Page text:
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Book Description Erser and Pond Publishers Ltd., United States, 2013. Paperback. Book Condition: New. Language: English . Brand New Book ***** Print on Demand *****.This incredible success story tells in accurate, humorous detail how two sophisticated New Yorkers left the rat race and bought a farm in Nova Scotia. When their cow, Daisy, gave them too much milk for their little family, Sonia Jones started making dairy products for the local health food stores. Her recipes for yogurt, ice-cream, cheese spreads and cheesecakes took the province by storm, and soon the company began to grow like Topsy. The Jones s enterprise was so successful that they ended up becoming the proud owners of a multi-million dollar corporation. WHAT THE PRESS IS SAYING: The author relates the story in an engaging fashion, even describing setbacks cheerfully. There is added charm in accounts of veteran farmers whose advice was invaluable to the couple, to whom rural life at first was utterly alien. -Jim Morrison, Publishers Weekly The most appealing idea in this book is the notion that small-scale capitalismcan help preserve both ecological balance and individual freedom. Especially when applied to farming, the vision brings out the Jeffersonian in us all; and the author is always cheerily optimistic about its prospects. The chickens fattened themselves on maggots; the pigs took care of the wastage emanating from the kitchen or the dairy-case shelves; and the tourists liquidated the farm-related food products so the cash could then be used to keep the business growing. This is a striking passage-a sort of yuppie version of Virgil s Georgics, with a notable element of truth. -Bob Coleman, New York Times A colorful parade of well-drawn characters and tragicomical events, from a leaky filling machine to two years of production built on a kitchen stove and Styrofoam boxes. This all but ensures the Jones s life will soon be the subject of a made-for-TV movie. Would Jane Fonda care to play the confident, unstoppable Sonia? -Jennifer Henderson, Toronto Financial Post What s especially interesting about Jones story is that her company was asuccess in spite of itself. It was in business before it even had a name; it had no plan and no start-up money. That s nothing short of amazing when you consider that everything written or said about entrepreneurship stresses developing a solid business proposal, having a sound marketing plan, and spending a fortune to launch the enterprise. -Marilyn Linton, Lifestyle Editor, Toronto Sunday Sun. Bookseller Inventory # APC9781927883013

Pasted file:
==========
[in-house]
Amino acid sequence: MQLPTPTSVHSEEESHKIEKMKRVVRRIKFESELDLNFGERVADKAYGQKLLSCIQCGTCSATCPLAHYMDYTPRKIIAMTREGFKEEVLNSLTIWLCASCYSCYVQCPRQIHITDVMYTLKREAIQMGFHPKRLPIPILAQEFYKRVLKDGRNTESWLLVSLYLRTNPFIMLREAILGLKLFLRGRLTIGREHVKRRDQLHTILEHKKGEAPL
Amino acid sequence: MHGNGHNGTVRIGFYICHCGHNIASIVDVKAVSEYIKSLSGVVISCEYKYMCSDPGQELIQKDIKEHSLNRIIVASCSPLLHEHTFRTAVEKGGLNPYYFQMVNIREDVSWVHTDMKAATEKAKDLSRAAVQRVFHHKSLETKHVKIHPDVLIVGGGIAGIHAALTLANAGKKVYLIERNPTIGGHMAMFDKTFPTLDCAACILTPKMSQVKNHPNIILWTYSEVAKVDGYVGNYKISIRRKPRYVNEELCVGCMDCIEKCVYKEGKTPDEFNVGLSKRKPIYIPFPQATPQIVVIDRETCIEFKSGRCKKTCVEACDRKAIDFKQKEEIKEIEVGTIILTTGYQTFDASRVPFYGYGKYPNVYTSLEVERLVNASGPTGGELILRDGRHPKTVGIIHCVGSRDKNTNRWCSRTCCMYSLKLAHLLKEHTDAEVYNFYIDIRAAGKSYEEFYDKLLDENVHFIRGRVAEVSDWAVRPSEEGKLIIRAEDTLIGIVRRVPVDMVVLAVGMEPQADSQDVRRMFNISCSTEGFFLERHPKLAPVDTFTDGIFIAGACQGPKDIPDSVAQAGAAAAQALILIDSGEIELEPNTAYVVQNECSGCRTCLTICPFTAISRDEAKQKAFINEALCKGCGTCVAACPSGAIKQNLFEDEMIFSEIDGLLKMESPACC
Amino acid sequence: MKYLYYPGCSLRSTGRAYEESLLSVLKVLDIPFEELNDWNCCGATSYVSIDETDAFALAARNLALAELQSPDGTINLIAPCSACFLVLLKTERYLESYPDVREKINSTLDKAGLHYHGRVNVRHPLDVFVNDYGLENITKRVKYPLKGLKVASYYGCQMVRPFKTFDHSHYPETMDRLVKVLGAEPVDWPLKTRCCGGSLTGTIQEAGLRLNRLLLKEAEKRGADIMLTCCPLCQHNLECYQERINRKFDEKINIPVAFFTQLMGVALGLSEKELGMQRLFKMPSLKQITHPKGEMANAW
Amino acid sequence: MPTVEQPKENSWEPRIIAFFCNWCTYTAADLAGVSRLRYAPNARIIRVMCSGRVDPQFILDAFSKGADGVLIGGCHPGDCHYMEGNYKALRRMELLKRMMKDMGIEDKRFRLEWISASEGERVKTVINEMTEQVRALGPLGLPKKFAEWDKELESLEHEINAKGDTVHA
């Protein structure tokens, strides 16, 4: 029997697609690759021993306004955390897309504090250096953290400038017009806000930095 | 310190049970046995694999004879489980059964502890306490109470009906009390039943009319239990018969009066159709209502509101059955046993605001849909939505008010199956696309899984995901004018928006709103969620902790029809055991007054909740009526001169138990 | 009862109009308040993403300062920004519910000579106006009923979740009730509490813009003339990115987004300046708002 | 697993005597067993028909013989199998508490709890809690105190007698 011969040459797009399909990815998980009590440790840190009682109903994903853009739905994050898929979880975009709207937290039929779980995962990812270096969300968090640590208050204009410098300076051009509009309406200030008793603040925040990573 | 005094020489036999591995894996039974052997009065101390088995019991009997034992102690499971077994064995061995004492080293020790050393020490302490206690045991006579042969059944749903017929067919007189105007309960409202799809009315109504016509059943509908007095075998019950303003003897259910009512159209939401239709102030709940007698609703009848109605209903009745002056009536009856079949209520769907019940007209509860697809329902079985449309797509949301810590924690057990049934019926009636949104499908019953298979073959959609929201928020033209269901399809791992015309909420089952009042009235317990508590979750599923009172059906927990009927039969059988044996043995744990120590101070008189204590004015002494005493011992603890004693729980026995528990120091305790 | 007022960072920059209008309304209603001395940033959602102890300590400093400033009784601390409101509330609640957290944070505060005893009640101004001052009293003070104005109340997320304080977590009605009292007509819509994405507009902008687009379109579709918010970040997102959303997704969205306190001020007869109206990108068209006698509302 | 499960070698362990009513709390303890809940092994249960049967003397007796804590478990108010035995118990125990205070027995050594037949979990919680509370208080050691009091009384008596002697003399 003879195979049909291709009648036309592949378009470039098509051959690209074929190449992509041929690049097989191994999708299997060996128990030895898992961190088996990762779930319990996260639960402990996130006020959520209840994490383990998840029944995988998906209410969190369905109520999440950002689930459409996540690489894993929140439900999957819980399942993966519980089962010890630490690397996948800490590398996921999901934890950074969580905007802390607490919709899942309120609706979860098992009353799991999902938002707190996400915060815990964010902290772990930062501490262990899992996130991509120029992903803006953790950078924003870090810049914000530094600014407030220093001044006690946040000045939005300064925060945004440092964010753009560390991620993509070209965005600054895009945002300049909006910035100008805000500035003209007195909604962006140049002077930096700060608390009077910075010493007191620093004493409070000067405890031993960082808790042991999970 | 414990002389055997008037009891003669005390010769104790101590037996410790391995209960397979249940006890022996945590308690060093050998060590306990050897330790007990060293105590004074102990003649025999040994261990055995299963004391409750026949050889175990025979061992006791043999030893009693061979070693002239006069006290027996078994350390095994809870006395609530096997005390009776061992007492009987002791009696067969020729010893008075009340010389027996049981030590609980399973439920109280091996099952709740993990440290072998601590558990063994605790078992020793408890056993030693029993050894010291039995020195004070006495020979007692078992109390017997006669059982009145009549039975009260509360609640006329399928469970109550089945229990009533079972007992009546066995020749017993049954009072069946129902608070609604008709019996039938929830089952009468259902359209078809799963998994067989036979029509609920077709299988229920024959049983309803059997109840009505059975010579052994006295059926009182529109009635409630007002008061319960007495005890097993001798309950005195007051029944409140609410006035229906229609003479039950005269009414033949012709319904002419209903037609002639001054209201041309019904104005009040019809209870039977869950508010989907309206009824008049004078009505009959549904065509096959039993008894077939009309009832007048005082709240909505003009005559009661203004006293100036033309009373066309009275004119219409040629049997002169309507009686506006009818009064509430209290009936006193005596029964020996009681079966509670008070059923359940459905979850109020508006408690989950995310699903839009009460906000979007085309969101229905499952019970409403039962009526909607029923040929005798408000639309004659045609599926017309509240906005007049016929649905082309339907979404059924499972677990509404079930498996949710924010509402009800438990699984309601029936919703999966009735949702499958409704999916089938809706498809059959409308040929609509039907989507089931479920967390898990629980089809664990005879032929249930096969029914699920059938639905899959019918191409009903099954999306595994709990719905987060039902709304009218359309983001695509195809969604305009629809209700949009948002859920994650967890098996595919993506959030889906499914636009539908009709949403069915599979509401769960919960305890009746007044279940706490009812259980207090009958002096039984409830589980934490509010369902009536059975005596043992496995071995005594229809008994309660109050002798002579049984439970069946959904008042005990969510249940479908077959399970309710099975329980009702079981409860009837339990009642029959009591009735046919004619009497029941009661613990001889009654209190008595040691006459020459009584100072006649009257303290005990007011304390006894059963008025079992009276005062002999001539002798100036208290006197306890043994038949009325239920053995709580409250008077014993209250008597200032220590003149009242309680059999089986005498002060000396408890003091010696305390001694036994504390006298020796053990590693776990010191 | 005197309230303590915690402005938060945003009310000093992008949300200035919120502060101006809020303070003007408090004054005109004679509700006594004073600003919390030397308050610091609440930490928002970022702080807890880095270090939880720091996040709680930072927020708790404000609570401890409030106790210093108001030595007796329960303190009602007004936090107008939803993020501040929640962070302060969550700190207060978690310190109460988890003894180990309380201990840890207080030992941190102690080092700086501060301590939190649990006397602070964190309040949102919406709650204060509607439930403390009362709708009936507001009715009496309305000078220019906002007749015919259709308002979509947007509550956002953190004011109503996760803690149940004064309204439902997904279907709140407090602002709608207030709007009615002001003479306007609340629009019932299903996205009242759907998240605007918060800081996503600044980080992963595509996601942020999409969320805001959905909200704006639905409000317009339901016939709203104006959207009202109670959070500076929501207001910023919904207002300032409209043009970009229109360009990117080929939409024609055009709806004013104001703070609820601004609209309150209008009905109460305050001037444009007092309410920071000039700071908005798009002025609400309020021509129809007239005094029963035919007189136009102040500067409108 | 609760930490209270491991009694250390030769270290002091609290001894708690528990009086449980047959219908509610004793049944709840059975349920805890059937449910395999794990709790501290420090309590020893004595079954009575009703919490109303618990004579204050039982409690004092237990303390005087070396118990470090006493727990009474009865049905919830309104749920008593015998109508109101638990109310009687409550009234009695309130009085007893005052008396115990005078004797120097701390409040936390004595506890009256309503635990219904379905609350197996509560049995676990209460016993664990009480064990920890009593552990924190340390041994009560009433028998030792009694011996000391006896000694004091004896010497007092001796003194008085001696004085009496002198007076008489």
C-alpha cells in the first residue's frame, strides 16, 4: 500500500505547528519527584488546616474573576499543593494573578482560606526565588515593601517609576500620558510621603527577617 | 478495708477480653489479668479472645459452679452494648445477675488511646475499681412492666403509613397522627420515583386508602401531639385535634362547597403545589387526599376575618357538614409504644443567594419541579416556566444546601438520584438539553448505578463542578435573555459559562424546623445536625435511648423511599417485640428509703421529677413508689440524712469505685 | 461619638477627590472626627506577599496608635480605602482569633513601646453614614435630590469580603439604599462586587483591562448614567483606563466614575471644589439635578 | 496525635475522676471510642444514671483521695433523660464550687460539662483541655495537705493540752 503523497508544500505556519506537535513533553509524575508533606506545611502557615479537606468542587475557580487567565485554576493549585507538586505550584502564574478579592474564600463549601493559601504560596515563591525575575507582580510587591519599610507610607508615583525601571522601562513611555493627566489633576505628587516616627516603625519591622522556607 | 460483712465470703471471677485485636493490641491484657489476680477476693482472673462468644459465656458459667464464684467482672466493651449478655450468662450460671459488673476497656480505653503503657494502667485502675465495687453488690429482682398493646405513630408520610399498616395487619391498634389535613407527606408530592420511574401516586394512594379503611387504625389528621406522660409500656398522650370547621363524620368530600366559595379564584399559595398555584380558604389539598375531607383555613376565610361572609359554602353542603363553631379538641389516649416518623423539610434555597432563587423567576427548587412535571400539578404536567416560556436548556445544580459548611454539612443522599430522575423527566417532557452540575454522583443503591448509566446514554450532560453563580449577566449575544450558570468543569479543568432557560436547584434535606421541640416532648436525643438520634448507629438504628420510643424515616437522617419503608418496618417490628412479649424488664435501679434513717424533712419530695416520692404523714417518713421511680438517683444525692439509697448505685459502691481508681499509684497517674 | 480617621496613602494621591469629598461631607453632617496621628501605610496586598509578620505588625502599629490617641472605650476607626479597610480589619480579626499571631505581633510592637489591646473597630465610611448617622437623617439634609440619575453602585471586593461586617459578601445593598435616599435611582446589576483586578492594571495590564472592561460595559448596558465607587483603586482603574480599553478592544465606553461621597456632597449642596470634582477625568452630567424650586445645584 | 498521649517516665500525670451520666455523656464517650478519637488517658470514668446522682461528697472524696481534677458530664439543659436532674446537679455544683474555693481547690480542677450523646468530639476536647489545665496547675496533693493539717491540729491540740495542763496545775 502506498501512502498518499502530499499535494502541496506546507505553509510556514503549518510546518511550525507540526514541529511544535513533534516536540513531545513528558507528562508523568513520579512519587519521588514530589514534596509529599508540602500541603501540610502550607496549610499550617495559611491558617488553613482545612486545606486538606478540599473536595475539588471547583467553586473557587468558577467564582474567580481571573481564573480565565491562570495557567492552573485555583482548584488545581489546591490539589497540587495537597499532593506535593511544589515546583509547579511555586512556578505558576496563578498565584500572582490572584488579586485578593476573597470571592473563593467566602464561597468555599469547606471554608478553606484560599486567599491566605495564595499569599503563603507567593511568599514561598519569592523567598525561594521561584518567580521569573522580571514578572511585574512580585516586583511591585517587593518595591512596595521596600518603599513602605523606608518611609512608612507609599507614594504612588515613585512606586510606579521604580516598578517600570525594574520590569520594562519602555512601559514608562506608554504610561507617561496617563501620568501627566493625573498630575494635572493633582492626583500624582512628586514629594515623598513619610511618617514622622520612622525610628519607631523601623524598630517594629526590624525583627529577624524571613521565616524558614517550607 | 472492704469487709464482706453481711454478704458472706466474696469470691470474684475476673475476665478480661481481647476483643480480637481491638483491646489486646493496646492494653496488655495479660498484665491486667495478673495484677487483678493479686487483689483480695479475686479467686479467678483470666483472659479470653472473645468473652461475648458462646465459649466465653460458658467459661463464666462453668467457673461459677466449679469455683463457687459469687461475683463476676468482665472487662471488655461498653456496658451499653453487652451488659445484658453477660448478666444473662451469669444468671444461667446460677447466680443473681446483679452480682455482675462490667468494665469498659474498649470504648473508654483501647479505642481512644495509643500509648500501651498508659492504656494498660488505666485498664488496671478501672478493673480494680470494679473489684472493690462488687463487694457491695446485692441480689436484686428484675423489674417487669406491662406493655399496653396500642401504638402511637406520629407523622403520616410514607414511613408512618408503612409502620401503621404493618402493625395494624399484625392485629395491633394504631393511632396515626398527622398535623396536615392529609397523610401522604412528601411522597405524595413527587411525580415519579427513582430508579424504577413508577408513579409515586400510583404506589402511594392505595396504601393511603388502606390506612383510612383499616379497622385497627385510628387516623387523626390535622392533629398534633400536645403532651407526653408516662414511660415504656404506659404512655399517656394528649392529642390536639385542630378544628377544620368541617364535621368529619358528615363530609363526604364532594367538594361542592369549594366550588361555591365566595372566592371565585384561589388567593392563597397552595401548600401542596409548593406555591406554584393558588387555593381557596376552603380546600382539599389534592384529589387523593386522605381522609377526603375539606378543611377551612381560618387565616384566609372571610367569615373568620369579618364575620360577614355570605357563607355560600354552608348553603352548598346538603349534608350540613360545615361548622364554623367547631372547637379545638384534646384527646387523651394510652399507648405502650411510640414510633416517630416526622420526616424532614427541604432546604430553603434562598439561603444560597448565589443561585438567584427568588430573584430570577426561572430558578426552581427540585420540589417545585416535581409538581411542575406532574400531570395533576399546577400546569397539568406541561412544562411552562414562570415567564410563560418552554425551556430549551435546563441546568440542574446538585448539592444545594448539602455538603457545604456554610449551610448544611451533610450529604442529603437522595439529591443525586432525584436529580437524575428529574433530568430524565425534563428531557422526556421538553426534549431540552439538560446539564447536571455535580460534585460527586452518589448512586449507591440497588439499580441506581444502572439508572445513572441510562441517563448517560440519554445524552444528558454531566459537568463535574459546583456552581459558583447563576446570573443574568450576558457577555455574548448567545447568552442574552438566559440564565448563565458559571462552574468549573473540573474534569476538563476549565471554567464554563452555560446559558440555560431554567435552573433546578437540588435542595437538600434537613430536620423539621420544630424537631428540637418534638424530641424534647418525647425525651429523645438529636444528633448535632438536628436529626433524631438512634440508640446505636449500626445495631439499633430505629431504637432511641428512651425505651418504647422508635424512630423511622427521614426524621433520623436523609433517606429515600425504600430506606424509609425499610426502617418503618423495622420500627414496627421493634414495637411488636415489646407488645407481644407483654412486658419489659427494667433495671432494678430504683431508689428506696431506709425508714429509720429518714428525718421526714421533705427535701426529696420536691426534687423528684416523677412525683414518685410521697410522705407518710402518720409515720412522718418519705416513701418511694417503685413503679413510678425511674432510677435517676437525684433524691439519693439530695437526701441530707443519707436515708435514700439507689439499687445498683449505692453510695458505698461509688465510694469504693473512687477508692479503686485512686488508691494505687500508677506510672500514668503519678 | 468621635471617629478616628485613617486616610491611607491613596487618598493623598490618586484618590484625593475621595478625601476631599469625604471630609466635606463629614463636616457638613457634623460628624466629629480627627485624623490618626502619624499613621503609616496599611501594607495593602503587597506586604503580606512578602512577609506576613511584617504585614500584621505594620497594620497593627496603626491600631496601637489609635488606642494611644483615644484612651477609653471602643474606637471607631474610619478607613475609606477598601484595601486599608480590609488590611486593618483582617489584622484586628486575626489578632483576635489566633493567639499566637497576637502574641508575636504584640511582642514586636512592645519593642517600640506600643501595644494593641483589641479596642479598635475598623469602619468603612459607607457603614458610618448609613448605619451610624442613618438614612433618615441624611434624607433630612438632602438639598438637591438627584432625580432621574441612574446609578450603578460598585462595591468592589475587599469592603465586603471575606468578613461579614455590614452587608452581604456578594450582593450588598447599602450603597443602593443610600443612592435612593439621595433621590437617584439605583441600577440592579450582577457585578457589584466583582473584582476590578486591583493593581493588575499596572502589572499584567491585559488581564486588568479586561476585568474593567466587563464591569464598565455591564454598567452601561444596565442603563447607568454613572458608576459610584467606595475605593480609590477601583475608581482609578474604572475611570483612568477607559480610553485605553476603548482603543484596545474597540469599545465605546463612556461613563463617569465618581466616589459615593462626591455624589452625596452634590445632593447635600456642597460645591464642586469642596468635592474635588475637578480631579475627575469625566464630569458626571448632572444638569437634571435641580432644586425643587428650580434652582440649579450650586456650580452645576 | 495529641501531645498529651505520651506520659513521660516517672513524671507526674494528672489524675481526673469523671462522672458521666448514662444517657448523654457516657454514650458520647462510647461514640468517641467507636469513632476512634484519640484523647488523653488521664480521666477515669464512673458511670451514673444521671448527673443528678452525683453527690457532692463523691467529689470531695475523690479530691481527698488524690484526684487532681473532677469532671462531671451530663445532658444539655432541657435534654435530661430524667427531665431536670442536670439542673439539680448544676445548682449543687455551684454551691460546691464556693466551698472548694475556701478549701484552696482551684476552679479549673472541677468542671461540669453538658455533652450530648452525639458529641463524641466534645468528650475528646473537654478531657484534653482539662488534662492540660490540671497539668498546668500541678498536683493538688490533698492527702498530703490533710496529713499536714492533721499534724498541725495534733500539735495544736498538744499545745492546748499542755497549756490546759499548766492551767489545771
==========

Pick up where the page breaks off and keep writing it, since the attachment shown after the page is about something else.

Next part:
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Book Description Erser and Pond Publishers Ltd. Paperback. Book Condition: New. Paperback. 254 pages. Dimensions: 8.4in. x 5.6in. x 0.7in.This incredible success story tells in accurate, humorous detail how two sophisticated New Yorkers left the rat race and bought a farm in Nova Scotia. When their cow, Daisy, gave them too much milk for their little family, Sonia Jones started making dairy products for the local health food stores. Her recipes for yogurt, ice-cream, cheese spreads and cheesecakes took the province by storm, and soon the company began to grow like Topsy. The Joness enterprise was so successful that they ended up becoming the proud owners of a multi-million dollar corporation. WHAT THE PRESS IS SAYING: The author relates the story in an engaging fashion, even describing setbacks cheerfully. There is added charm in accounts of veteran farmers whose advice was invaluable to the couple, to whom rural life at first was utterly alien. -Jim Morrison, Publishers Weekly The most appealing idea in this book is the notion that small-scale capitalism can help preserve both ecological balance and individual freedom. Especially when applied to farming, the vision brings out the Jeffersonian in us all; and the author is always cheerily optimistic about its prospects. The chickens fattened themselves on maggots; the pigs took care of the wastage emanating from the kitchen or the dairy-case shelves; and the tourists liquidated the farm-related food products so the cash could then be used to keep the business growing. This is a striking passage-a sort of yuppie version of Virgils Georgics, with a notable element of truth. -Bob Coleman, New York Times A colorful parade of well-drawn characters and tragicomical events, from a leaky filling machine to two years of production built on a kitchen stove and Styrofoam boxes. This all but ensures the Joness life will soon be the subject of a made-for-TV movie. Would Jane Fonda care to play the confident, unstoppable Sonia -Jennifer Henderson, Toronto Financial Post Whats especially interesting about Jones story is that her company was a success in spite of itself. It was in business before it even had a name; it had no plan and no start-up money. Thats nothing short of amazing when you consider that everything written or said about entrepreneurship stresses developing a solid business proposal, having a sound marketing plan, and spending a fortune to launch the enterprise. -Marilyn Linton, Lifestyle Editor, Toronto Sunday Sun This item ships from multiple locations. Your book may arrive from Roseburg,OR, La Vergne,TN. Paperback. Bookseller Inventory # 9781927883013